Select Page

As we come to the end of 2023, I thought it would be worth looking back over previous Insights to see how our comments and predictions fared.

House Prices and the Property Market

You can read our July Comment here regarding mortgage rates and the Welsh economy: Mortgage Rates and House Prices – A ticking time bomb for the Welsh economy? | Bevan Buckland LLP

We predicted transaction volumes would fall (they’re down approximately 40% in SW Wales) but that prices would gradually adjust rather than fall dramatically. We believed there was unlikely any significant increase in repossessions (there hasn’t been). More specifically, we talked about changes in demand for different housing types impacting pricing most, with demand remaining strong for affordable family homes in good locations and retirement/downsizing also supporting prices for some properties. Still, that demand for larger rural and semi-rural homes could fall. The latest data appears to bear all this out, with the number of transactions above £300k falling even more markedly and prices for detached homes falling faster than for semi-detached and terraced properties. Demand has remained strongest for family-friendly semis in good locations in the £200-300k price range.

With the mortgage market stabilised, better deals and availability returning, banks are keen to lend. A lack of new homes coming onto the market also supports prices – the Land Registry shows only 78 newly built properties being sold this year in the whole SA postcode (this number surprised me).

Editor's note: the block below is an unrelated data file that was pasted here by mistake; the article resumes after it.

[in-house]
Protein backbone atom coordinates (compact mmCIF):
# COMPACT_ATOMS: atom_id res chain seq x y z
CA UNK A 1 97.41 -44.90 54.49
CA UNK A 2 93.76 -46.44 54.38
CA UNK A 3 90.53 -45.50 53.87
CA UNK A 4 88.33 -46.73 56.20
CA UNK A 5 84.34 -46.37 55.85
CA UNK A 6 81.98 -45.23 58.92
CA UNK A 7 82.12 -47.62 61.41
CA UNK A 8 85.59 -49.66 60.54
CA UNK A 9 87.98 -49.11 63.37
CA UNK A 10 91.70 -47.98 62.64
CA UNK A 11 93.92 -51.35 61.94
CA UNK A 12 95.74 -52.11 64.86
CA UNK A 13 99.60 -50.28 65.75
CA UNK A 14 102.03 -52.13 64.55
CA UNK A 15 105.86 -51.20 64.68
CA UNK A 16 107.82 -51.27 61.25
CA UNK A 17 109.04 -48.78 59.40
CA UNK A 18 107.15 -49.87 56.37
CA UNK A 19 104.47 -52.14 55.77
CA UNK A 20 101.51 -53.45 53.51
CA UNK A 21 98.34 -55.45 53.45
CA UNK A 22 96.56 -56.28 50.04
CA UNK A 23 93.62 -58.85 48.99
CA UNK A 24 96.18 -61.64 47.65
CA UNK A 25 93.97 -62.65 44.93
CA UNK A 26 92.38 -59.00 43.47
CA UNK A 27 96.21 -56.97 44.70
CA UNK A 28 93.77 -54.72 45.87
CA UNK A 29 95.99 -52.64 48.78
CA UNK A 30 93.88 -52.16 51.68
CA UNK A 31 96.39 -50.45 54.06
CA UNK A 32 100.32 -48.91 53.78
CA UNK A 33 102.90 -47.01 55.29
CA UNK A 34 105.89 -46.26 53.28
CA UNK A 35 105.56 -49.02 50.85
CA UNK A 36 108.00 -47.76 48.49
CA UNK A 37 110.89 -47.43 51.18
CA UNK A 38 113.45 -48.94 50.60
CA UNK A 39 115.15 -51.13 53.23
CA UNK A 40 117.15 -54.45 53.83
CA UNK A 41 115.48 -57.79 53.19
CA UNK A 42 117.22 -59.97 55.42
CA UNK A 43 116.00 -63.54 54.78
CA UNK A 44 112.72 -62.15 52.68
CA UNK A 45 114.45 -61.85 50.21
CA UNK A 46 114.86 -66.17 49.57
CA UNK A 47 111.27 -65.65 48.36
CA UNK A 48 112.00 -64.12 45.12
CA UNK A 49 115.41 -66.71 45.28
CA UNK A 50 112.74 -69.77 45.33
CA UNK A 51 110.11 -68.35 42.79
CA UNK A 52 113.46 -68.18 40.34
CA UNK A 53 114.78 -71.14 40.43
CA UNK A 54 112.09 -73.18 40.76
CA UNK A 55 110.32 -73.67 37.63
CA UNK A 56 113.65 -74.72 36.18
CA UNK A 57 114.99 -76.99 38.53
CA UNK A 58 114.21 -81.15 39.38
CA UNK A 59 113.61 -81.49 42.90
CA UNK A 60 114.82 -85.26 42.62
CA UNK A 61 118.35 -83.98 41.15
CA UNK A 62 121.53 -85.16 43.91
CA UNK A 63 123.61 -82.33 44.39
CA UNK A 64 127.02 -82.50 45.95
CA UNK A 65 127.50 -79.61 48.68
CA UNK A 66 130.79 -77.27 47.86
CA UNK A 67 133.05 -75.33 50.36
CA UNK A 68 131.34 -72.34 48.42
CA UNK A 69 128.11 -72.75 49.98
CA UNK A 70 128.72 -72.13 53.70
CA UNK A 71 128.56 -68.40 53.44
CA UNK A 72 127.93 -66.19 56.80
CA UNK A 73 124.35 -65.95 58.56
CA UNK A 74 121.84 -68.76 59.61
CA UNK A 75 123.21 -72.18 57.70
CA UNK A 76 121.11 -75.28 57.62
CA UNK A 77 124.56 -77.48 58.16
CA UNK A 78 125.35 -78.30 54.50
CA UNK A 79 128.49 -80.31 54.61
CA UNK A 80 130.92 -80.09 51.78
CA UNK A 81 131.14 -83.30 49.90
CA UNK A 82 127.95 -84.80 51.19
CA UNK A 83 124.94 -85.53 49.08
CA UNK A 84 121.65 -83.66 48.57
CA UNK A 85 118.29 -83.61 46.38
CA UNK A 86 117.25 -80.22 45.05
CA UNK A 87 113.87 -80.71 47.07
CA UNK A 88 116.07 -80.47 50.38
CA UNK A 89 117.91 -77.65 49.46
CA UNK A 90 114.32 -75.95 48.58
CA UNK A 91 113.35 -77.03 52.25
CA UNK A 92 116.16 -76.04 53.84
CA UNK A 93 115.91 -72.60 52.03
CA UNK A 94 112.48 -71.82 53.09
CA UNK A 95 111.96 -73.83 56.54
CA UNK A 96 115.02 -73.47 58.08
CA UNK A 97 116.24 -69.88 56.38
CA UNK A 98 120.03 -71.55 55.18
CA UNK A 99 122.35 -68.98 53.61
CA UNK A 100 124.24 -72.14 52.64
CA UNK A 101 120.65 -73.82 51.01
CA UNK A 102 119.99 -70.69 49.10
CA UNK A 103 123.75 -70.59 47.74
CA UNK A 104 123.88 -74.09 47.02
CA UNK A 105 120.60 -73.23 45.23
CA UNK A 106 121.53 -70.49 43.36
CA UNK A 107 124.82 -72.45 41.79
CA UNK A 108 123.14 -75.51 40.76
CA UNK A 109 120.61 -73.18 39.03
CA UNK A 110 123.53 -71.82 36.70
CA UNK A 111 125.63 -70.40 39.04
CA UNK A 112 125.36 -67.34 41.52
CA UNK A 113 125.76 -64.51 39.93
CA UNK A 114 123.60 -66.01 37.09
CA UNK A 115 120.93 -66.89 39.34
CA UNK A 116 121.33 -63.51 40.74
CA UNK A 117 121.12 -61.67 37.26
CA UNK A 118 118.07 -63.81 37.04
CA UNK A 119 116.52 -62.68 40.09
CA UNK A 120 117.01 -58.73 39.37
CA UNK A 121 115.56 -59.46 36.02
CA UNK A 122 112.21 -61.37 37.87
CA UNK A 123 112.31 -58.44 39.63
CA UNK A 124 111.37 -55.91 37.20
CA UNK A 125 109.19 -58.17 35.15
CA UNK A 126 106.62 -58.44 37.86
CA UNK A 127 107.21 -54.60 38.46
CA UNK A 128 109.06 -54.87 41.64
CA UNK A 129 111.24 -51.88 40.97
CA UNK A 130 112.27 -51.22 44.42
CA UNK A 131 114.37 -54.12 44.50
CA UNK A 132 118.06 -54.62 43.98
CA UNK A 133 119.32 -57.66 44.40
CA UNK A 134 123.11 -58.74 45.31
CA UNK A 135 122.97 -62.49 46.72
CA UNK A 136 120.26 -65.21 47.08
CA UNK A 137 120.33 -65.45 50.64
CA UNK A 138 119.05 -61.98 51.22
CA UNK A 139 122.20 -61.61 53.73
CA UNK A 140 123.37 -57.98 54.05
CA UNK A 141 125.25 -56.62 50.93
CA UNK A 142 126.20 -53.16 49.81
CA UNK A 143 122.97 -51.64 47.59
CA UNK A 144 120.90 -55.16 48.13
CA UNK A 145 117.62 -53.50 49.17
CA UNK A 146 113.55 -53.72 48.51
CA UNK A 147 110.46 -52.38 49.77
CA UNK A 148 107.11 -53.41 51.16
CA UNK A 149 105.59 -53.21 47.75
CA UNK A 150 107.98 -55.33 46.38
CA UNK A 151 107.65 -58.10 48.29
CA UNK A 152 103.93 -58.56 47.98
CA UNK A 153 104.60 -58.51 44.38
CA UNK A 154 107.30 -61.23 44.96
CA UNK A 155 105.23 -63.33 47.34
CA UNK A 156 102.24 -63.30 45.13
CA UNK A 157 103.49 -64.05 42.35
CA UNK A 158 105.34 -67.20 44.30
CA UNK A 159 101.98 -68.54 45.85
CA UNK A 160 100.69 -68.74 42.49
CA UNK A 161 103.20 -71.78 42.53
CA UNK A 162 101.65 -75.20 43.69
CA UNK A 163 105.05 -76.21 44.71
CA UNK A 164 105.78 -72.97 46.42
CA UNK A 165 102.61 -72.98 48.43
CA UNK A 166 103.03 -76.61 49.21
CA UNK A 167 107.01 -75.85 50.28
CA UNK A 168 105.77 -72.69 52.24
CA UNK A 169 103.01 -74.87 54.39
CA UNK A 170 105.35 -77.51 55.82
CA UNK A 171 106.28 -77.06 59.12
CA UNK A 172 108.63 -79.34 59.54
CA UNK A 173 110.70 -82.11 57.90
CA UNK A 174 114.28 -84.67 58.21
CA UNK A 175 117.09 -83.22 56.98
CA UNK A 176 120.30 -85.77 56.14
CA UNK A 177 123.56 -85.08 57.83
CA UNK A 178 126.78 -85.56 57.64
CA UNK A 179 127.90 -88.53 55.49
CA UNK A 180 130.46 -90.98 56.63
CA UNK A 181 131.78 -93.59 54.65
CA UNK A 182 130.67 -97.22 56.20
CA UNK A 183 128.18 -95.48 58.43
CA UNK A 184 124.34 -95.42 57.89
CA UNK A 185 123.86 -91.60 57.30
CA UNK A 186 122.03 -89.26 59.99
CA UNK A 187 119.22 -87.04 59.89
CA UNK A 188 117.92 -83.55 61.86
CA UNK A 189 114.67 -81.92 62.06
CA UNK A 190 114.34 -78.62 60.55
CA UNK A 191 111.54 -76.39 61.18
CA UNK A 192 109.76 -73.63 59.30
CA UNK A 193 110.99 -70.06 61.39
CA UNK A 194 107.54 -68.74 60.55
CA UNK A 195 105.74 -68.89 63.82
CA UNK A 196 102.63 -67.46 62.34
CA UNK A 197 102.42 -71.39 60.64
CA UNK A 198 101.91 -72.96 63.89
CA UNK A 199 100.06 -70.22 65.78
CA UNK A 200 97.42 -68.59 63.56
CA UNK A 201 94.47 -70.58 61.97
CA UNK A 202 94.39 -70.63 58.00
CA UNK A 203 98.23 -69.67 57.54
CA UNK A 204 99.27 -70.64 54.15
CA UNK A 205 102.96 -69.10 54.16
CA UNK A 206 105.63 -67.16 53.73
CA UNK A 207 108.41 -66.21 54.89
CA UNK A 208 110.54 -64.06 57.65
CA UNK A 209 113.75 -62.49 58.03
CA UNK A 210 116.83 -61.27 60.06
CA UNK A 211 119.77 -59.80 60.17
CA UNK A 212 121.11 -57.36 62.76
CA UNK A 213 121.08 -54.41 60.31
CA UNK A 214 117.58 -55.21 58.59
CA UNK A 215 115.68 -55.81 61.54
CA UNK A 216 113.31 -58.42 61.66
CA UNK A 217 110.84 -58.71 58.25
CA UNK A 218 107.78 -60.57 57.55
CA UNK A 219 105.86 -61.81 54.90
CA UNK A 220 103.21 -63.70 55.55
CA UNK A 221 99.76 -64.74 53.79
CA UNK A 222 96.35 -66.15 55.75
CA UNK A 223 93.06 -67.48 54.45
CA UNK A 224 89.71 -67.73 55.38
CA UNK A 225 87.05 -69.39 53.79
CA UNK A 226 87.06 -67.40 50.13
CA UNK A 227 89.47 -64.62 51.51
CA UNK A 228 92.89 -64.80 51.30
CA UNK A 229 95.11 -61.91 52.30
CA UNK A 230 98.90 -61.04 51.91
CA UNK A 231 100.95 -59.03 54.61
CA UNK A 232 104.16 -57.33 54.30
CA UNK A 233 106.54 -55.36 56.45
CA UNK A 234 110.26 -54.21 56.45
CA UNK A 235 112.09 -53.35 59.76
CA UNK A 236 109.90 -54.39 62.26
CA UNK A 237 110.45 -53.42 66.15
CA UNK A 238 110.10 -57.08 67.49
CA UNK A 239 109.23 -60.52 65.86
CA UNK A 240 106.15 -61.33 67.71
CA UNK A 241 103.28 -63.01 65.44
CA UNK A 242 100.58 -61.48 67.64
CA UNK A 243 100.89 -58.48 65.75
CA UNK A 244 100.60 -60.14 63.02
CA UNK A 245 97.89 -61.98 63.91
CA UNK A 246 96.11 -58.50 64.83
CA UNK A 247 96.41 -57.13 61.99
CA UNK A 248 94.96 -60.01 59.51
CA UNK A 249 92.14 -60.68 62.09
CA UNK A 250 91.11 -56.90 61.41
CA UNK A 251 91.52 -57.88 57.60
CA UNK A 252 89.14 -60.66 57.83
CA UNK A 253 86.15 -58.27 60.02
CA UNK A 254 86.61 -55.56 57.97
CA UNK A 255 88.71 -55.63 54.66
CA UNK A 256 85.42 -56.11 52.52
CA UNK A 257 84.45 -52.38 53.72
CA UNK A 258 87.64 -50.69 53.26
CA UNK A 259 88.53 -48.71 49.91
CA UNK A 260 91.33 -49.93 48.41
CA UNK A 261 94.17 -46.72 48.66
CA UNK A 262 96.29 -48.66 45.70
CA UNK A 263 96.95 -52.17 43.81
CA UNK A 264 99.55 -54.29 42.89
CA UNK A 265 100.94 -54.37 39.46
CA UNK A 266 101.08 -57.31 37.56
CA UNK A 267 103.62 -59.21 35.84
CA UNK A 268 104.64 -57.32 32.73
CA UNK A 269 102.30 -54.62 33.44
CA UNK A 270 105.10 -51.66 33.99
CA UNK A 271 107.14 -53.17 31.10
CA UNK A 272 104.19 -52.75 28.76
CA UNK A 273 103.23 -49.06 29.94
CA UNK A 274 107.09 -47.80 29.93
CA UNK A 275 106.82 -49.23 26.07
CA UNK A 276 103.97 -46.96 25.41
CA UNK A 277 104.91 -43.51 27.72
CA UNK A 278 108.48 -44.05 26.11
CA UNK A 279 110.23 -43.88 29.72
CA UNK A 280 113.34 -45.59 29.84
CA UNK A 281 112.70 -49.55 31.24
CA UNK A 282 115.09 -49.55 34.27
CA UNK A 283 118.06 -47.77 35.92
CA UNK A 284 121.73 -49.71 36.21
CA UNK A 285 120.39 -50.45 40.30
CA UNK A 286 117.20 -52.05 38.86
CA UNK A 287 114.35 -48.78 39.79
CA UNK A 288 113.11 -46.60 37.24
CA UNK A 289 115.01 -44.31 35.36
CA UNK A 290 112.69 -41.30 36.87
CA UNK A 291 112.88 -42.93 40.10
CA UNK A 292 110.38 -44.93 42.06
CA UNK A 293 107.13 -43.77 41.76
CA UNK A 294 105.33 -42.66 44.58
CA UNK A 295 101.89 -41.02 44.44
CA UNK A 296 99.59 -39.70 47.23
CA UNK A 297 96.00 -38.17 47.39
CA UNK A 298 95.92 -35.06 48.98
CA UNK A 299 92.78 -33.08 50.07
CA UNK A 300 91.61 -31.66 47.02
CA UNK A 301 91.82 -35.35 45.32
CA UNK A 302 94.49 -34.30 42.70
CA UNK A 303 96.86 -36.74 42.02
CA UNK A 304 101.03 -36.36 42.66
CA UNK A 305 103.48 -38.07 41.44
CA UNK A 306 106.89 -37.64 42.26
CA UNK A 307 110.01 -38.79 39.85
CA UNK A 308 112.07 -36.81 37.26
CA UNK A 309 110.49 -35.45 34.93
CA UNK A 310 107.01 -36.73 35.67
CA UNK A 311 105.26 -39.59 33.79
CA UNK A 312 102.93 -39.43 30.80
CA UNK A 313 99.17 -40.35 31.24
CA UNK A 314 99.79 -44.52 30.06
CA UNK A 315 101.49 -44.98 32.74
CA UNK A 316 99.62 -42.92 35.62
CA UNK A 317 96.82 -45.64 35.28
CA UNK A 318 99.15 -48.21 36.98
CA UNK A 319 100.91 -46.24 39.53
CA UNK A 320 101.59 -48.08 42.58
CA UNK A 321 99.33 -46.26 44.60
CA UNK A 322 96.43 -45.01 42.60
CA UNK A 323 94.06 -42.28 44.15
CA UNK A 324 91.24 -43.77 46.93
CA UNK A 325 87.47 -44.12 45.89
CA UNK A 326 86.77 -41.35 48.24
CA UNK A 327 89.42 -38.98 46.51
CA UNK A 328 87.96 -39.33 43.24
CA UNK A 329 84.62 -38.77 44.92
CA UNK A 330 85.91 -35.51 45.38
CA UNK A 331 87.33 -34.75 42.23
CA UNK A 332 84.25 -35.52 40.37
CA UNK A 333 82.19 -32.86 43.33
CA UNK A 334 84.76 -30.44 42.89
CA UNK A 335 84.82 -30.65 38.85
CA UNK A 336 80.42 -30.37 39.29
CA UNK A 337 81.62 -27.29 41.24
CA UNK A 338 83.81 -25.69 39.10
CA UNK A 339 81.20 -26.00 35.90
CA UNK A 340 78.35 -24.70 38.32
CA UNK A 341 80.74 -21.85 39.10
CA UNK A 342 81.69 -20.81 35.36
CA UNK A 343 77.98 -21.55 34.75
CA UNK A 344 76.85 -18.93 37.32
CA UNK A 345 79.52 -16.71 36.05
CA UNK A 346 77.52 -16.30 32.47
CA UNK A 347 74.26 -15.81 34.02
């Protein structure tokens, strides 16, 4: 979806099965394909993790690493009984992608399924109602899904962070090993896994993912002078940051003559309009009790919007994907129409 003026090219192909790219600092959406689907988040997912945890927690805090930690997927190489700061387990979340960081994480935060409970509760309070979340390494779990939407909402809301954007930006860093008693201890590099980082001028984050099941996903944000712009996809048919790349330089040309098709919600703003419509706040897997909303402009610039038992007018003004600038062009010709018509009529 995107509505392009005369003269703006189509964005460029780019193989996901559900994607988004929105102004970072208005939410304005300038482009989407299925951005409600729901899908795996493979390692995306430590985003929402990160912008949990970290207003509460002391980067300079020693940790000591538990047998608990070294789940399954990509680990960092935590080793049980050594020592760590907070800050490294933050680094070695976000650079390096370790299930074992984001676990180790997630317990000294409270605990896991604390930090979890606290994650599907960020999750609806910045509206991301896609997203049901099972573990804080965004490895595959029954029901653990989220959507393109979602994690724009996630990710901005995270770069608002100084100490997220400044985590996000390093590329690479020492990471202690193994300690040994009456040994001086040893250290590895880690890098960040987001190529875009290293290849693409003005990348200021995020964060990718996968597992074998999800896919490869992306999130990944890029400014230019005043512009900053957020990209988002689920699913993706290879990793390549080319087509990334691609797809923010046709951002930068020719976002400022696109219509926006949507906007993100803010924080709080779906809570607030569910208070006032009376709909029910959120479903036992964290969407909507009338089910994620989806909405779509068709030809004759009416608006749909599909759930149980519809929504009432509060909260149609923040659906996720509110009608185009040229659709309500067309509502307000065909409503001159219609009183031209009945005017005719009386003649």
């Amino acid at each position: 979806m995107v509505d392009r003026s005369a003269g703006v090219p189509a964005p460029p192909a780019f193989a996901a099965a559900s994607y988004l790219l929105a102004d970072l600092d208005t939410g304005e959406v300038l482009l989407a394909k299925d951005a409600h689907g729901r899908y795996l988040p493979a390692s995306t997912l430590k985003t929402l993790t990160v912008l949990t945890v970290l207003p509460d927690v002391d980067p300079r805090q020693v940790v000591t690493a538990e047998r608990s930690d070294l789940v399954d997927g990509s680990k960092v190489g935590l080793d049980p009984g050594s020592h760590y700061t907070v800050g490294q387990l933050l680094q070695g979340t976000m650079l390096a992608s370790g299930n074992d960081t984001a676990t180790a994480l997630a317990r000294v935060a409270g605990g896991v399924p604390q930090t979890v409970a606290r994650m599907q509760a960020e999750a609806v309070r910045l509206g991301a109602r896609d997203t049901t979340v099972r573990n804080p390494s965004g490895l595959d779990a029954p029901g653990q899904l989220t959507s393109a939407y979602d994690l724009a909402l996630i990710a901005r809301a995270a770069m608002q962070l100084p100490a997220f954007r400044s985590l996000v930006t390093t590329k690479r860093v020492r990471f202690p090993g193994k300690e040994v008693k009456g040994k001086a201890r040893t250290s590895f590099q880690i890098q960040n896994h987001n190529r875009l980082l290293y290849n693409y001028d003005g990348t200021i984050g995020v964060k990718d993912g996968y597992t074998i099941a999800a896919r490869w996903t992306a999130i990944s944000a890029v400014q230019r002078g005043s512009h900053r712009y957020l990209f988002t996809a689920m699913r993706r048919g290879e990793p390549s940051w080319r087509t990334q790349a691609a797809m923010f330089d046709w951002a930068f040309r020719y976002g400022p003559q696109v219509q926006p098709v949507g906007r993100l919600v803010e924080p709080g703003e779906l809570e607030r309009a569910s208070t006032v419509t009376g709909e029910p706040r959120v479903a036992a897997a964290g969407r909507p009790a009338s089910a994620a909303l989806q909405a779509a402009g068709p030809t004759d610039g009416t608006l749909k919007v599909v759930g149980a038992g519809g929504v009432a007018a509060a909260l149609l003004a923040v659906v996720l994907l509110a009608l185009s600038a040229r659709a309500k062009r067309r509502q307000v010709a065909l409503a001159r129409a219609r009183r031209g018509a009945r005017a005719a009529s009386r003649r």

New rules, including requirements for sprinkler systems, could be impacting the economics of house building.

Prices seem to have stabilised after dropping back to their pre-COVID levels. Affordability in the region, at five times median earnings, is favourable compared to other parts of the UK (8 times average and much higher in the South of England). Those parts of the UK that have seen the most significant drops are those areas that saw the biggest post-pandemic rises – typically those areas where there was a rush to relocate alongside a move to home working. Good houses in good regions remain desirable, and there are still willing buyers, just not as many. Although mortgage arrears have crept up a little, it’s not significant, and there are few signs of forced sellers in the market. It is forced sellers that would really move the market down.

Inflation and Interest Rates

We were bearish on interest rates and inflation early on, highlighting in 2022 that “The Bank of England is going to raise rates and probably do it faster and go higher than currently expected. They need to strangle demand and reduce the money supply enough to get inflation back to 2%; the only way they can do this is by pushing the economy into recession.” Rates rose faster and went higher than was being predicted at the time.

In January, we forecast that “Inflation will fall back in 2023 from its highs, as some numbers roll out of the year-on-year comparison, but I think there is a significant risk that inflation will creep back up in late 2023 and into 2024.” The second part of that prediction hasn’t happened yet, but it’s still too early to say inflation will continue its downward trend into the first quarter of next year. The energy price cap is going back up, and the rise in the minimum wage will have an impact. 

The weather was kind to inflation last year, with a mild winter and good harvests that may not continue. Signs of a mild recession in the UK are growing, with GDP having dropped back into negative territory recently, but employment and wage growth remain strong. Expectations of interest rates coming back down quickly looked unlikely, and barring a more significant economic contraction, this is still the case.

The Welsh Economy